In India, the prevalence of rare diseases is between 72 and 90 million with about 450 identified diseases.

Approximately 80 per cent of these diseases stem from genetic origins, thereby disproportionately affecting children. Diagnosis usually takes several years.

Moreover, less than 10 per cent of rare diseases are treatable and present as serious, chronic, and debilitating conditions. Even when treatments are available, patients may face challenges accessing them due to high costs, limited availability, or insurance coverage restrictions. These issues are more prominent in the case of orphan drugs. Therefore, addressing these challenges requires collaborative efforts among researchers, healthcare providers, policymakers, and advocacy groups.

Govt moves

To facilitate research, the government launched the National Policy for Rare Diseases (NPRD), 2021. There is a provision for financial support of up to ₹50 lakh ($60,000) in any Centre of Excellence (CoE) mentioned in NPRD. It also plans to improve tertiary healthcare services by designating 12 healthcare facilities as CoEs with each receiving up to ₹5 crore to enhance capabilities. This financial assistance is separate from aid provided by Rashtriya Arogya Nidhi’s umbrella scheme.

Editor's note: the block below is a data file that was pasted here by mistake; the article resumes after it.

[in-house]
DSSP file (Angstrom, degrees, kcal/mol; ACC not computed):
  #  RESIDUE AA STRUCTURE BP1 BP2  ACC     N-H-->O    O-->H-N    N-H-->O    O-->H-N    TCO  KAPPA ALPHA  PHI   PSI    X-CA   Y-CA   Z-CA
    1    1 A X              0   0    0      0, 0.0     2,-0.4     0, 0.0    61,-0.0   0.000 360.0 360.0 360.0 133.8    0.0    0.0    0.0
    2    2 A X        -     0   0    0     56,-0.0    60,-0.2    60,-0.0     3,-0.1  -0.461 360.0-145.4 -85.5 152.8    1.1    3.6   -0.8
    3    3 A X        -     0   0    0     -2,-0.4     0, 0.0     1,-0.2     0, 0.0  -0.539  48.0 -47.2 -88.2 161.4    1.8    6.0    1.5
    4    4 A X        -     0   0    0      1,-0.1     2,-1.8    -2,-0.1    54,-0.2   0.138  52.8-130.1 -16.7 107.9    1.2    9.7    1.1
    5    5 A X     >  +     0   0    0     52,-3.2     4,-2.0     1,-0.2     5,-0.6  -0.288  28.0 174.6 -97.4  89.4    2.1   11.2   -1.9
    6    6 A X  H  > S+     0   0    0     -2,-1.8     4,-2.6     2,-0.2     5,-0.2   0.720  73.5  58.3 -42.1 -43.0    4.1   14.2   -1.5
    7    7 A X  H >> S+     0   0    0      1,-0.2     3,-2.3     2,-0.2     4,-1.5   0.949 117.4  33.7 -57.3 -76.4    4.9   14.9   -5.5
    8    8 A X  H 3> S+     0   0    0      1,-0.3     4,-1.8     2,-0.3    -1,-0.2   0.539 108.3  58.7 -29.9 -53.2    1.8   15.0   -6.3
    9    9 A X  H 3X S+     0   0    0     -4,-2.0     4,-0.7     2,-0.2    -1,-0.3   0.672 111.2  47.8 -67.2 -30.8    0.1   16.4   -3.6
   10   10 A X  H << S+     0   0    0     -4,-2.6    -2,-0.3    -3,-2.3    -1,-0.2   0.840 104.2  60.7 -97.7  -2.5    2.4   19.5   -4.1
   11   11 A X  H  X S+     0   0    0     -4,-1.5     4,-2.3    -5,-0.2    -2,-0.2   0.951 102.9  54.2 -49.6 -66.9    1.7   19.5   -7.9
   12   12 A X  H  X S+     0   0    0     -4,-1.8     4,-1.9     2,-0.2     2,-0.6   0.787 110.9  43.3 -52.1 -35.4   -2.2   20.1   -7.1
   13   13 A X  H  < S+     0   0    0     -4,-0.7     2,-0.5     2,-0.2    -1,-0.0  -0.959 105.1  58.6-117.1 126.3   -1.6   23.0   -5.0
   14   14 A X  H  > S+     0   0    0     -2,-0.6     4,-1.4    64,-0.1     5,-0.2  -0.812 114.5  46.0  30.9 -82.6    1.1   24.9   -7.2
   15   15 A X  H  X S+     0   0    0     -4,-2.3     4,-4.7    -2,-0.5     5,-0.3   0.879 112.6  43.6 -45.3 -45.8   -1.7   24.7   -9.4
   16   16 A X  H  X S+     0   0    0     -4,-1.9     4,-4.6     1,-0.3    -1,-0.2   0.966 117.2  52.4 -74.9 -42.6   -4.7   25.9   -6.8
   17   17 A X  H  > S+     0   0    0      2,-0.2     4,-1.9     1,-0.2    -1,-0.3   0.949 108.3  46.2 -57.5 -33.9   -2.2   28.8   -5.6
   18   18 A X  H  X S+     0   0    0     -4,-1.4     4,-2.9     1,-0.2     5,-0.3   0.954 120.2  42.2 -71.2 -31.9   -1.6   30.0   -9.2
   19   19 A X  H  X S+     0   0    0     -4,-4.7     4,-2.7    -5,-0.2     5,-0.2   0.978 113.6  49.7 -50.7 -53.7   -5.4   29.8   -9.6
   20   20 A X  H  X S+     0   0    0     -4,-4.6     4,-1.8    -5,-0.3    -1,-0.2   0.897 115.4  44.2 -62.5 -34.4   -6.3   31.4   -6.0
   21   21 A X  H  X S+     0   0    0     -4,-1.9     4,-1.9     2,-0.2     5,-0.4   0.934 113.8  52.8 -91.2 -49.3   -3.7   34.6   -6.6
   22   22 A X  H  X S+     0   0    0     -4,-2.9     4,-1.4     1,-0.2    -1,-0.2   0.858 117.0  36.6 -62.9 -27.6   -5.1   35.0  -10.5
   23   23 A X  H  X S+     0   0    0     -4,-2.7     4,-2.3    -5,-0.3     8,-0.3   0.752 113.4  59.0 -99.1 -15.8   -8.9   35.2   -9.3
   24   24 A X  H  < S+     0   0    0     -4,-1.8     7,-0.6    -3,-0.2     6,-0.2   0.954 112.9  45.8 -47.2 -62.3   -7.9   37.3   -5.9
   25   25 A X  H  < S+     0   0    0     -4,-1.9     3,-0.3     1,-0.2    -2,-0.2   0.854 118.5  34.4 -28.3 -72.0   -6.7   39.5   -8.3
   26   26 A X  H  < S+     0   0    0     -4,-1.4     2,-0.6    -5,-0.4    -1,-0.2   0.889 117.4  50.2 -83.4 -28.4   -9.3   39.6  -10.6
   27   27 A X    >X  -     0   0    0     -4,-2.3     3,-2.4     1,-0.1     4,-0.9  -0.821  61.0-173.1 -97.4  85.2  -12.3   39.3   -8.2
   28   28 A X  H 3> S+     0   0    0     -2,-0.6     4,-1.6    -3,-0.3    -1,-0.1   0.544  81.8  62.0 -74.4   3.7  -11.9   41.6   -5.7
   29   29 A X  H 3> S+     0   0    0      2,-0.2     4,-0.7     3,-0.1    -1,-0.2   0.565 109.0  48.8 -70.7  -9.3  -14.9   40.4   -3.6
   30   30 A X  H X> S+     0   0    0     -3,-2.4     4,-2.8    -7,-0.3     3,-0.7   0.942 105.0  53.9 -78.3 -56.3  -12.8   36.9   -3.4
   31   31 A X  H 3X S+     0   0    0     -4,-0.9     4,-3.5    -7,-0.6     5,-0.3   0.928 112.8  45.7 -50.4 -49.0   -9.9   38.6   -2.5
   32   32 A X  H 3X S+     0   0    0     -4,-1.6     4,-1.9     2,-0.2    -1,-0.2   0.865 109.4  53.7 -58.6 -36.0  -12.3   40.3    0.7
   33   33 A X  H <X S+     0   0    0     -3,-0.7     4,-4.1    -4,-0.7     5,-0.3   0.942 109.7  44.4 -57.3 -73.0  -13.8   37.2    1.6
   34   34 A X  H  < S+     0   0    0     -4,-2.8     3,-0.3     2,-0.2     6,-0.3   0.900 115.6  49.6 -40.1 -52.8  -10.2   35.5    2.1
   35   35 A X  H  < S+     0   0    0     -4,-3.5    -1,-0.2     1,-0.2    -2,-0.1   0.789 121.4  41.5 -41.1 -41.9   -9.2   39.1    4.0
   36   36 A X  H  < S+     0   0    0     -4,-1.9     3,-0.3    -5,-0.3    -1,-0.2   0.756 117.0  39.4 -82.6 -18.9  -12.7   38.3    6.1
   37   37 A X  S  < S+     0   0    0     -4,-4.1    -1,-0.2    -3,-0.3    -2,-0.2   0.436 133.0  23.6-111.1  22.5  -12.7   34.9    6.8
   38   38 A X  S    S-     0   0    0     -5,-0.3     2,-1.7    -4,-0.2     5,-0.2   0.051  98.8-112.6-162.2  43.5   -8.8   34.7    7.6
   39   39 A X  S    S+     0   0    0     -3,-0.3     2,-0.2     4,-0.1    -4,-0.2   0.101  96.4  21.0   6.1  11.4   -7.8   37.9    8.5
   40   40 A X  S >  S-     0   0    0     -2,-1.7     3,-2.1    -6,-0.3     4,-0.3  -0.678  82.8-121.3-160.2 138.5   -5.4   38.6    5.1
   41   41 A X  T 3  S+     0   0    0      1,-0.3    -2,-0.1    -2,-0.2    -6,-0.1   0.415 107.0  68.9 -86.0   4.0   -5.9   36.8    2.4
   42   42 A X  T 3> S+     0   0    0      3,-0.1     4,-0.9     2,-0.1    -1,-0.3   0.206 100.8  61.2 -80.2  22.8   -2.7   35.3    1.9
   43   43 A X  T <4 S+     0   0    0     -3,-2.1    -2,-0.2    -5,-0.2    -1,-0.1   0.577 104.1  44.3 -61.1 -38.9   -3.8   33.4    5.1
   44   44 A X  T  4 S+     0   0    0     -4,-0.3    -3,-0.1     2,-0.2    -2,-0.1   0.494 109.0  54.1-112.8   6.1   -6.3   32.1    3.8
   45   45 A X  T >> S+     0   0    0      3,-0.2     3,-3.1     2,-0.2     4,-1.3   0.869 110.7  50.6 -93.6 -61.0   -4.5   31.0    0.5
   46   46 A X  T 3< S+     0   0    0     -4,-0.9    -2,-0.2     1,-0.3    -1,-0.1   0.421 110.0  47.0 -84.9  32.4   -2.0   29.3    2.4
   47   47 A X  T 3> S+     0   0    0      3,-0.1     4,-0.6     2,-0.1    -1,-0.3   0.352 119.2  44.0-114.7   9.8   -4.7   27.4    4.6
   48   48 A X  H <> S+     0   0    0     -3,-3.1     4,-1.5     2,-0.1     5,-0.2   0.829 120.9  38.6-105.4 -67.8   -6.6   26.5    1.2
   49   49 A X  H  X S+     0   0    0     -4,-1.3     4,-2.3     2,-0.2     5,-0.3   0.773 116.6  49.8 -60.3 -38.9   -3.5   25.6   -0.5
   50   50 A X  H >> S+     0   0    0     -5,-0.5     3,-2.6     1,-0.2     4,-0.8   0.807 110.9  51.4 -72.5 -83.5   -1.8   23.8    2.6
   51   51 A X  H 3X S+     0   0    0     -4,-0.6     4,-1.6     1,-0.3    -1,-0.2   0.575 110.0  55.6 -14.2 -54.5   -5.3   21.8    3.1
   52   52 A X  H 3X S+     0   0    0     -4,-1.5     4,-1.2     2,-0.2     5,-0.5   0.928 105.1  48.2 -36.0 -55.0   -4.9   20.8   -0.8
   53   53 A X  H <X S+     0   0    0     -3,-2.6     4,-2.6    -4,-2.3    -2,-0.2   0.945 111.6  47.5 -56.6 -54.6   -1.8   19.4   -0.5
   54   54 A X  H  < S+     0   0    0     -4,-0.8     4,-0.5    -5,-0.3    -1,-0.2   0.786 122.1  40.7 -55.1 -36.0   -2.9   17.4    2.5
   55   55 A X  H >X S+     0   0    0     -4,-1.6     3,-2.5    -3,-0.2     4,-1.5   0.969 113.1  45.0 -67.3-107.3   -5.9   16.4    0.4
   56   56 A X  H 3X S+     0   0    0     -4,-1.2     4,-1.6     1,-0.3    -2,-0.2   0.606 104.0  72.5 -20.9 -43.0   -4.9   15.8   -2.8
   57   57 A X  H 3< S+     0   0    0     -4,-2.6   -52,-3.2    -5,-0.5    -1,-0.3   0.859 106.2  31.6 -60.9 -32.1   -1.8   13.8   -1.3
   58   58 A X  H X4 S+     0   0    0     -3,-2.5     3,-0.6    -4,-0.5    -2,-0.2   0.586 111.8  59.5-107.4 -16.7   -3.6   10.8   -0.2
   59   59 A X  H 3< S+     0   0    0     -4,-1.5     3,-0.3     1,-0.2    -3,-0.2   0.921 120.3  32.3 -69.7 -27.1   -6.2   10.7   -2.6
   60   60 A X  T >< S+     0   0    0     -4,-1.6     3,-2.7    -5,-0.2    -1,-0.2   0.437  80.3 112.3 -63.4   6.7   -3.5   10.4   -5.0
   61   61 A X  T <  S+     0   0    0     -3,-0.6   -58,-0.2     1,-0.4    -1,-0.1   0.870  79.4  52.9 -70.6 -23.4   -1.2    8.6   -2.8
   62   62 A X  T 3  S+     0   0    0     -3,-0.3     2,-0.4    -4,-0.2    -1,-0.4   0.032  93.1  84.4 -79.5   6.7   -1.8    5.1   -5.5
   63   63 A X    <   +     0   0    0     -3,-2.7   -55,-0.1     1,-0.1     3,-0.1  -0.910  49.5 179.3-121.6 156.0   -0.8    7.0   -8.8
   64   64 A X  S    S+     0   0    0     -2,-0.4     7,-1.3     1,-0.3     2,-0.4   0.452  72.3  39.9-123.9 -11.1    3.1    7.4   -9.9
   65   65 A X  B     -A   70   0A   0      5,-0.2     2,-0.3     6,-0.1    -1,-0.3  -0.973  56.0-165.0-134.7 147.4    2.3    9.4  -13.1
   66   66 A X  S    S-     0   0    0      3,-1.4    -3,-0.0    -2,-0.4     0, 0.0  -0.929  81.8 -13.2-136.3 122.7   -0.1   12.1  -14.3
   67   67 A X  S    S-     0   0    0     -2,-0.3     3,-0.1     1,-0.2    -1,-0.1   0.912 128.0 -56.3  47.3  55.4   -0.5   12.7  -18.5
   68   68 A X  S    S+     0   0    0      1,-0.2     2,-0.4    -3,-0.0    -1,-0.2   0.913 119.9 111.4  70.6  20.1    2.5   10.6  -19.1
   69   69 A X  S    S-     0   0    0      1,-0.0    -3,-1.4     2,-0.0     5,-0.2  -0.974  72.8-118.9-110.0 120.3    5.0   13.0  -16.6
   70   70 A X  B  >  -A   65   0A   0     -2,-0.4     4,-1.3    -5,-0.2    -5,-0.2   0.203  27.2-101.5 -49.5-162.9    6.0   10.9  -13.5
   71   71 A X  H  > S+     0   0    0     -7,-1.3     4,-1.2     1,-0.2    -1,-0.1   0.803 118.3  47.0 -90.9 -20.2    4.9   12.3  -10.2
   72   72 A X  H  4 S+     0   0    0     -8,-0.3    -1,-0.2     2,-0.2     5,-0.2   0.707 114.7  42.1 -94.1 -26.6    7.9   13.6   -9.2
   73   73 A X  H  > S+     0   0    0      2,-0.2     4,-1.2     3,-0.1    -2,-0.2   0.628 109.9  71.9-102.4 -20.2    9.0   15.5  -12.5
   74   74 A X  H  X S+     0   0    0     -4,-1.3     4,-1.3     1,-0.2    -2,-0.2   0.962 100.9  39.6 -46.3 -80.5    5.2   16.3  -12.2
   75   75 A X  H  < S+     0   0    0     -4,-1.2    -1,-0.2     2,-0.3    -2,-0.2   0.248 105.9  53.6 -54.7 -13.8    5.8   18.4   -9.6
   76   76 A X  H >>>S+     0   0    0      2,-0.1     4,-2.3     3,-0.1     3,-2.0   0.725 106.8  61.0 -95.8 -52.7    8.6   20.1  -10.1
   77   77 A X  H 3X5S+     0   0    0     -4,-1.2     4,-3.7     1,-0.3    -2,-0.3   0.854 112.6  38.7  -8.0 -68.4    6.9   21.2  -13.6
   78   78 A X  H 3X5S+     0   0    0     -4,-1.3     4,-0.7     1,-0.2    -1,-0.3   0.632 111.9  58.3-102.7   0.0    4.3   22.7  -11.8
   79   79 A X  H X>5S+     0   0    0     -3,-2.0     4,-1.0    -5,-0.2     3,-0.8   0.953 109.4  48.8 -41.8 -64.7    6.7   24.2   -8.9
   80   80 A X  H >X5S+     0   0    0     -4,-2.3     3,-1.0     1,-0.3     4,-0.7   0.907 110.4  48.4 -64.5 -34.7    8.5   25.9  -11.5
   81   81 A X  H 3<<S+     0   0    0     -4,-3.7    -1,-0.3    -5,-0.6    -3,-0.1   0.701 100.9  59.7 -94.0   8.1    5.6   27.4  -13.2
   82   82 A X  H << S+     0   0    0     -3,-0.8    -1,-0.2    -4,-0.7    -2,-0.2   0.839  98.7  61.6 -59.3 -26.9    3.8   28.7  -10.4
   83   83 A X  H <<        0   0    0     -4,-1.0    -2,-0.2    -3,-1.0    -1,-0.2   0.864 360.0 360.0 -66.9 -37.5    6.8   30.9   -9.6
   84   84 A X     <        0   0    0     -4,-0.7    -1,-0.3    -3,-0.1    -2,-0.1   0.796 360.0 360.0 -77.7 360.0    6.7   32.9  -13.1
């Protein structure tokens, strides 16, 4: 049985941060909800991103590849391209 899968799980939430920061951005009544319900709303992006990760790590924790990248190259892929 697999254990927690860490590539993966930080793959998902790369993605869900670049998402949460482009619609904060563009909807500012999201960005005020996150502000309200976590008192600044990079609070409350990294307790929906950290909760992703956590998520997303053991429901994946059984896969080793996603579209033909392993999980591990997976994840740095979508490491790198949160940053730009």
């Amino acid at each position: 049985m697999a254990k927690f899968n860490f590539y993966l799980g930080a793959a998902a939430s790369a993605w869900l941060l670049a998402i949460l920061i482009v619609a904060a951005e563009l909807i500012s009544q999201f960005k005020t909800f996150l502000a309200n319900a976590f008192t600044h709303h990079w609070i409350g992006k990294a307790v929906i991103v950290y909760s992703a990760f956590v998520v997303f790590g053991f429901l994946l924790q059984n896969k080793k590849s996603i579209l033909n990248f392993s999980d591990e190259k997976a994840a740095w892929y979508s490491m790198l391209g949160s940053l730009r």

Moreover, comprehensive policies signify a commitment to keeping pace with medical progress, enabling timely and precise interventions, and upholding the principle of equitable access. Some key recommendations are:

Expanding the NPRD: The landscape of rare diseases is ever-evolving, with ongoing identification of emerging conditions. Hence, incorporating new diseases into the NPRD is vital.

Awareness: It empowers healthcare professionals, policymakers, and the general public to advocate for improved services and policies. Through training programmes, stakeholders can gain an understanding of the policies and support systems.

Increased funding support: Increased funding support is essential to alleviate the financial burden on patients.

More CoEs: By increasing the number of COEs, more patients can access comprehensive diagnosis, treatment, and support services closer to their homes.

Structured referral mechanism: It is essential for streamlining the process of connecting patients with appropriate healthcare providers for receiving timely and accurate diagnoses, access to specialized care, and coordination of multidisciplinary support.

The future of rare disease care in India offers optimism, thanks to collaborative efforts and a commitment to innovation.

The writer is Country President and Managing Director, AstraZeneca Pharma India Ltd.